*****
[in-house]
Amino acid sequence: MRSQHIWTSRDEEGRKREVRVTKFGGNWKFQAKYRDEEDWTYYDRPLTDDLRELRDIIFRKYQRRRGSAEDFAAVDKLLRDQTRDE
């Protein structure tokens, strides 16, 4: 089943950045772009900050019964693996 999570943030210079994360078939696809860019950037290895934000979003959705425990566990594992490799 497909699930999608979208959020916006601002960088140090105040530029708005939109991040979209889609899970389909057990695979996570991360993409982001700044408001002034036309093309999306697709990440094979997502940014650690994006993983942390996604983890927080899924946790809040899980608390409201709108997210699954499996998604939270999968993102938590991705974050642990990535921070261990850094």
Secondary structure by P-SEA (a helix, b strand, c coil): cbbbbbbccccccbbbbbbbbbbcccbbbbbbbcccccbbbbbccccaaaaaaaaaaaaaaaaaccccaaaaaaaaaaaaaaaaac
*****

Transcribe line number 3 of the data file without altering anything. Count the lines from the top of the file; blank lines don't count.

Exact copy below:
């Protein structure tokens, strides 16, 4: 089943950045772009900050019964693996 999570943030210079994360078939696809860019950037290895934000979003959705425990566990594992490799 497909699930999608979208959020916006601002960088140090105040530029708005939109991040979209889609899970389909057990695979996570991360993409982001700044408001002034036309093309999306697709990440094979997502940014650690994006993983942390996604983890927080899924946790809040899980608390409201709108997210699954499996998604939270999968993102938590991705974050642990990535921070261990850094």